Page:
The SEC Warns Investors of Oil and Gas Frauds
On May 2, 2013, the Securities and Exchange Commission (“SEC”) issued an investor alert warning of the increasing number of frauds involving private securities offerings for oil and gas ventures, as energy-related fraud cases mount at the agency. The SEC reports that the number of enforcement cases has averaged more than 20 per year since 2006. The SEC stated, while all investing involves varying degrees of risk, “Investing in private offerings, however, carries unique risks, and private oil and gas offerings have additional risks to consider.”
Red Flags in Oil and Gas Scams
The SEC’s Division of Enforcement identified several common red flags in oil and gas investments that include:
♦ Sales pitches referring to recent news events like high oil or gas prices. “Can’t miss” wells and “guaranteed” returns, including claims that major oil and gas companies are drilling nearby.
♦ Abnormally high rates of return.
♦ Unsolicited materials.
♦ Sales tactics that pressure you to decide, like “limited” or “once-in-a-lifetime” opportunity.
♦ Sales pitches touting new technology, especially if it relates to getting higher production out of low-producing wells (sometimes called “stripper” wells).
♦ Salesperson claims to be an investor.
♦ Being asked to sign documents acknowledging that the securities laws do not apply to the investment.
The SEC discussed several recent enforcement cases in the Investor Alert which highlight the types of fraudulent activities involving oil and gas offerings. These fraudulent activities include misrepresenting experience & the use of offering proceeds as well as enlisting unregistered sales persons who receive undisclosed commissions. The SEC’s recent enforcement cases are summarized below.
In Hartmut Theodor Rose, the SEC’s Division of Enforcement alleged that the promoters told investors that oil and gas production was about to start when many of the wells were actually marginal or even dry. they misrepresented the “success” of prior wells to raise funds for new wells and touted the “low-risk” opportunity as “once-in-a-lifetime.”
In SEC v. Hilton, the SEC alleged that the promoter raised $3.3 million from about 176 investors nationwide in several offerings by falsely portraying the success or prospects of various wells and the expected returns for investors.
In SEC v. Sunray Oil Co., the SEC alleged that the promoter touted sunray’s “50 years of experience,” but he left out the fact that the company was formed much more recently and his previous company went bankrupt.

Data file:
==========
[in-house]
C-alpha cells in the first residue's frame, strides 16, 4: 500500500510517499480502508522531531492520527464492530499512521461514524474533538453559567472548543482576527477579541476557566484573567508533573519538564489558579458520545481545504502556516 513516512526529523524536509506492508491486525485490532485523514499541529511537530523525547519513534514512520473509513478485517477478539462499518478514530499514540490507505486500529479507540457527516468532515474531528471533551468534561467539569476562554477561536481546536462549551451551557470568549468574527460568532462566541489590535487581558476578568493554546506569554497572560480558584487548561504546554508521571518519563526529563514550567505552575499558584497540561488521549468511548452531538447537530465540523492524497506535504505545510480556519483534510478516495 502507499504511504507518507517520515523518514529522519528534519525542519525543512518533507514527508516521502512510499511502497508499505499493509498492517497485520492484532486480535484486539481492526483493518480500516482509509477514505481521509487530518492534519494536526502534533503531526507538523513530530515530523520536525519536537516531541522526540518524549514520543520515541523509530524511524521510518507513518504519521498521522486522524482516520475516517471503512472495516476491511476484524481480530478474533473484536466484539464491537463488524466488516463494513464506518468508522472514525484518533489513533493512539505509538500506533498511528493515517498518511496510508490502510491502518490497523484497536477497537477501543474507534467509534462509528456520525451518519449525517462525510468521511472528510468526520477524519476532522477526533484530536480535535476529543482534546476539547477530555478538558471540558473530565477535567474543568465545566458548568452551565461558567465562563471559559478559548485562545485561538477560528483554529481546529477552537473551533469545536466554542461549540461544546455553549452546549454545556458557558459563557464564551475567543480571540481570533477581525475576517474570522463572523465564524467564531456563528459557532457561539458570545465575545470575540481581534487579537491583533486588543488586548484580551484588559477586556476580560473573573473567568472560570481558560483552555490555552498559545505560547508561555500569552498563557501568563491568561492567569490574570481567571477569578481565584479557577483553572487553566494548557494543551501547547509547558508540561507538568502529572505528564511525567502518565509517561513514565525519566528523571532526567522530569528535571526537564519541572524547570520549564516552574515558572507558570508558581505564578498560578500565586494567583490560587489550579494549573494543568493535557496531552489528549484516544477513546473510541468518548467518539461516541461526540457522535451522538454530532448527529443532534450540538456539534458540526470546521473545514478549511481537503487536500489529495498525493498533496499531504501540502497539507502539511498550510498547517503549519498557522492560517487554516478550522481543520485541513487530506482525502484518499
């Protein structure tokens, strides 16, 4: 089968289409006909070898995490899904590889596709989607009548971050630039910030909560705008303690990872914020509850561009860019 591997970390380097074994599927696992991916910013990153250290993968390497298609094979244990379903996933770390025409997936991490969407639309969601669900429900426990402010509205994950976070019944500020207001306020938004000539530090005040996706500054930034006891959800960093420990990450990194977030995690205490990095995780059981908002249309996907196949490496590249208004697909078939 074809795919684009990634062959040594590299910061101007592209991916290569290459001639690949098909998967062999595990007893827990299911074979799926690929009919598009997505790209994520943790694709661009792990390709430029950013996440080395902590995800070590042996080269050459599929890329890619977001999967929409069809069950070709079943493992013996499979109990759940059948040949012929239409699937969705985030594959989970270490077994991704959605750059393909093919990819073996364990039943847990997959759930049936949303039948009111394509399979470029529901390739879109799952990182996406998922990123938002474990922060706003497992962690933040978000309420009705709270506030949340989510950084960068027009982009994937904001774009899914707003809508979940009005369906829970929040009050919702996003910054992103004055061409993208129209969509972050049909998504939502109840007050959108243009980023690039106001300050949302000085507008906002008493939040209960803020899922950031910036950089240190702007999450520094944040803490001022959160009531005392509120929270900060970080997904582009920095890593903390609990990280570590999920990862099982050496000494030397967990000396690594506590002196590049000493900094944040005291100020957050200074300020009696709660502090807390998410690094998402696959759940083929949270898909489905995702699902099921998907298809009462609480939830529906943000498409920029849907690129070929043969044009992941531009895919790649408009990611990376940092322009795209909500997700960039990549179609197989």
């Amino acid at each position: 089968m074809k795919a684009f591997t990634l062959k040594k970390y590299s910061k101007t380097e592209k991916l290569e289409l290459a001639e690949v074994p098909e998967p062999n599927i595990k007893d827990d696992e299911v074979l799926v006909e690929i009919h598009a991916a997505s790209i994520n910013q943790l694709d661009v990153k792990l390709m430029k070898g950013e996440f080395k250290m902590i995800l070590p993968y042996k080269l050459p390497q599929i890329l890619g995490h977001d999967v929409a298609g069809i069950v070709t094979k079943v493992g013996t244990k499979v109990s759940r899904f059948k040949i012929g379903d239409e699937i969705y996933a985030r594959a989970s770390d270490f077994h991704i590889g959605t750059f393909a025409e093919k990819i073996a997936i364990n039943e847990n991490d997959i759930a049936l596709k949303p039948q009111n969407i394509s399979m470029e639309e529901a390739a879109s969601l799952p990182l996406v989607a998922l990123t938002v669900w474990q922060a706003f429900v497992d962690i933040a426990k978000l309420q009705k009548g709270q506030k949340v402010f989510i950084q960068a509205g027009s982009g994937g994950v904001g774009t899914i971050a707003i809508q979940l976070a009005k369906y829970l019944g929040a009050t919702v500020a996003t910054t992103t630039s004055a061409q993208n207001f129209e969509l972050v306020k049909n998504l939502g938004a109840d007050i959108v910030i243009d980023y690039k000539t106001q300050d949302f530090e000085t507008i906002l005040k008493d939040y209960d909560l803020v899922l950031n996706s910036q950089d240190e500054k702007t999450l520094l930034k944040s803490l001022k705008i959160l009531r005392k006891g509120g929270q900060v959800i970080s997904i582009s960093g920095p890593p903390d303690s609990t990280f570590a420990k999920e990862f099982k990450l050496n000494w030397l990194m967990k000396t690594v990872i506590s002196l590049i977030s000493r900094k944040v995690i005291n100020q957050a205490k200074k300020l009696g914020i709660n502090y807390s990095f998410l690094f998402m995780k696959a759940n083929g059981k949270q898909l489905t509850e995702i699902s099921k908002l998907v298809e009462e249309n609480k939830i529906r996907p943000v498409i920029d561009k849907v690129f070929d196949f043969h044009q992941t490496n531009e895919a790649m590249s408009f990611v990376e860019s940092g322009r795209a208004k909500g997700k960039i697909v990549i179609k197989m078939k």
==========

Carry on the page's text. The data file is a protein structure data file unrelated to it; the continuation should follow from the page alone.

In SEC v. Wellco Energy, LLC, the SEC alleged the promoters misrepresented that investors’ funds would be used for oil and gas wells when, in fact, 58% of money raised went to pay sales fees as well as the promoter’s personal mortgage and child support.
In Petroleum Unlimited, the SEC alleged that investors were told without any reasonable basis that they could expect returns of 14% to 141% a year rather, 81% of the money raised was used to pay for expenses other than oil drilling, including huge sales fees. The SEC also alleged misrepresentations were made about the use of investor funds, since only $534,000 of the $2.9 million raised from investors was used for oil drilling. In addition to failing to mention that sales fees equaling 49% and 74% of the investments would be paid, the SEC alleged investor funds also were used to pay the promoter directly and through related companies, like the drilling company. The individuals selling the offerings in both these cases were not registered with the SEC.
In another case, SEC v. Provident Royalties, Provident raised $485 million through various offerings from at least 7,700 investors nationwide promising high returns and misrepresenting how investor funds would be used. Investors were told that 86% of their funds would be for oil and gas investments. The SEC alleged that, instead and undisclosed to investors, a portion of the investor funds was used to pay dividends and returns of capital to earlier Provident investors retail brokers sold the Provident offerings to retail investors nationwide. A number of these brokers have since been sanctioned by FINRA for selling the offerings without having a reasonable basis for recommending the securities.
The complete release can be viewed at:http://www.sec.gov/investor/alerts/ia_oilgas.pdf
For further information about this securities law blog post, please contact Brenda Hamilton, Securities Attorney at 101 Plaza Real S, Suite 202 N, Boca Raton, Florida, (561) 416-8956, by email at [email protected] or visit www.securitieslawyer101.com. This securities law blog post is provided as a general informational service to clients and friends of Hamilton & Associates Law Group and should not be construed as, and does not constitute, legal and compliance advice on any specific matter, nor does this message create an attorney-client relationship. For more information about going public and the rules and regulations affecting the use of Rule 144, Form 8K, crowdfunding, FINRA Rule 6490, Rule 506 private placement offerings and memorandums, Regulation A, Rule 504 offerings, SEC reporting requirements, SEC registration statements on Form S-1 , IPO’s, OTC Pink Sheet listings, Form 10 OTCBB and OTC Markets disclosure requirements, DTC Chills, Global Locks, reverse mergers, public shells, direct public offerings and direct public offerings please contact Hamilton and Associates at (561) 416-8956 or [email protected]. Please note that the prior results discussed herein do not guarantee similar outcomes.
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